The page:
Here’s a story of a routine, if high-profile, labor dispute that ended with little bloodshed and few aftereffects. All told, the whole thing doesn’t mean a whole lot. Or does it? Read on and see if you still think so by the end of the tale.
The class-action suit, which covers about 9,000 current and former employees, accused Beth Israel Deaconess Medical Center (BIDMC), Beth Israel Deaconess-Needham, Mount Auburn Hospital and New England Baptist Hospitalof denying workers overtime pay for working past shift’s end or through lunch breaks. The four, known collectively as CareGroup Inc., have agreed to pay out $8.5 million to settle the dispute.
So, what’s going on here? On the surface, all we have is some large hospitals paying out a comparatively small settlement to put a lawsuit to bed. Business as usual, basically. Hey, Beth Israel Deaconess alone chalked up $1.37 billion in consolidated revenue during its 2009 fiscal year — so I’m guessing that $8.5 million between the four is a fairly reasonable cost of doing business. Case closed, right?
Maybe not. If you check out the BusinessWeek story on the settlement, you’ll read that “officials with a union attempting to organize CareGroup workers called the settlement a “tremendous victory.” That would be officials with the Service Employees International Union, an extremely aggressive labor group which seems to be gathering momentum daily.
While labor unions exist to hassle employers into making changes — and I mean that respectfully, having been, well, an employee — the SEIU has been particularly hard-assed in this case. The union has been pulling tactics out of thin air which I’ve never seen tried in my 20 years as a healthcare analyst.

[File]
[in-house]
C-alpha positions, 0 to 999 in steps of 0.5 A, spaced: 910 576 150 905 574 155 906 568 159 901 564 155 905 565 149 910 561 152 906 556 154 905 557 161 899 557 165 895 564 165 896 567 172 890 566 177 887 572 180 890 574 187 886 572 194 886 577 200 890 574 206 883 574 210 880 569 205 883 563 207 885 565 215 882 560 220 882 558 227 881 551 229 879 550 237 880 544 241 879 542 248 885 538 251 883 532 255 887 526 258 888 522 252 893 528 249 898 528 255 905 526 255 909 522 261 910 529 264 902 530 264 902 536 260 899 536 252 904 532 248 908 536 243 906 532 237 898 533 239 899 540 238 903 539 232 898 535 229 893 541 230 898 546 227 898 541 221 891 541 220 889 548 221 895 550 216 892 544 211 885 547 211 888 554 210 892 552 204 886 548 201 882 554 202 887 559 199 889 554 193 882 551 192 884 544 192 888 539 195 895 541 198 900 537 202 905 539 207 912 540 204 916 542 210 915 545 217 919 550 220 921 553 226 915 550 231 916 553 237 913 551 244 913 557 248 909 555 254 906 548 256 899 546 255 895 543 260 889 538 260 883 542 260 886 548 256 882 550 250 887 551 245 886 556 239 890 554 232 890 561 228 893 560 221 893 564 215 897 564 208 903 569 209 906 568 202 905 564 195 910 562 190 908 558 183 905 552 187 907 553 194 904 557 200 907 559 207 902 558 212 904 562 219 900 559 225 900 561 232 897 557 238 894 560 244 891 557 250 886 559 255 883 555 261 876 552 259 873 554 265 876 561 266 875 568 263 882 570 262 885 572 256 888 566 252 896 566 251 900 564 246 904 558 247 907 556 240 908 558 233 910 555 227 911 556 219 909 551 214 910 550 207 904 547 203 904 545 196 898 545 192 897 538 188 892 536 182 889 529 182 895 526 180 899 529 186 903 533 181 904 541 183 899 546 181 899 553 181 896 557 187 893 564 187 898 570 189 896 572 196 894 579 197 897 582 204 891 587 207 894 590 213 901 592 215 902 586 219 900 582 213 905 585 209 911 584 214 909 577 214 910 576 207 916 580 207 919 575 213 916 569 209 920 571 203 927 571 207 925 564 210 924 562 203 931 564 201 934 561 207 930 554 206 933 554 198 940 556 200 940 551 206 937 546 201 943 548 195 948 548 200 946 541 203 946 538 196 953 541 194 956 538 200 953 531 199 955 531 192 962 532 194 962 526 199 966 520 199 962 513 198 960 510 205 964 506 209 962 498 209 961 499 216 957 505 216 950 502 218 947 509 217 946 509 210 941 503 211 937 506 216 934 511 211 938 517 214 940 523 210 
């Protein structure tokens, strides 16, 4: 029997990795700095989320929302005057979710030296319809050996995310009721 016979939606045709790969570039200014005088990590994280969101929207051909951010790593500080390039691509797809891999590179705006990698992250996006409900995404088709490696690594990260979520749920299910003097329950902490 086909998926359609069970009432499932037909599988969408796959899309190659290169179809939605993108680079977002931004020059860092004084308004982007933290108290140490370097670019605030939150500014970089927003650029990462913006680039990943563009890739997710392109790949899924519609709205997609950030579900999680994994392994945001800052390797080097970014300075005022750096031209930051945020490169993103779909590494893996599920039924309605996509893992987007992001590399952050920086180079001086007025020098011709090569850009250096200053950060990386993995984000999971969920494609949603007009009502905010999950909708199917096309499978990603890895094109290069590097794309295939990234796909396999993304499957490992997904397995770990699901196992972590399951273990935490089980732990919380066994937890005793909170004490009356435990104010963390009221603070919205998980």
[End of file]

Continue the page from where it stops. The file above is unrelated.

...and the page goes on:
Beth Israel Deaconess is taking most of the SEIU local’s wrath, almost certainly because it’s a Harvard-affiliated teaching hospital with an international rep.
For years, SEIU leaders have hurled charge after charge at BIDMC, including allegations that the leadership wasn’t meeting federal standards in permitting “free and fair” secret ballot elections for employees. (Guess organizers were hoping to get the National Labor Relations Board involved, something most of us would like as much as, say, needless oral surgery.)
When that (seemingly) didn’t stick, the union kicked things up a notch. In 2008, the SEIU made an argument that since BIDMC board members also sit on public-company boards, the medical center should follow the same strict audit disclosure rules as public companies.
And they’ve only stepped things up since then.
Not only are SEIU organizers working to bring BIDMC’s staff on board, they’re maintaining an extensive surveillance, intelligence gathering and publicity campaign focused solely on that facility. If you want to know just how hard the Boston SEIU branch is hitting, check out www.eyeonbi.org — it’s loaded with accusations. Financial discrepancies. Patient problems. Conflicts of interest.
To the SEIU, it seems, BIDMC is doing pretty much everything wrong. I’m not here to choose sides — no business or organization is spotless — just pointing out that these union organizers are playing with live ammo. It’s still not clear whether these tactics work or not, but man, they’re not playing here.
Now, imagine this large and well-funded union going ballistic on major hospitals across the U.S. Get the picture?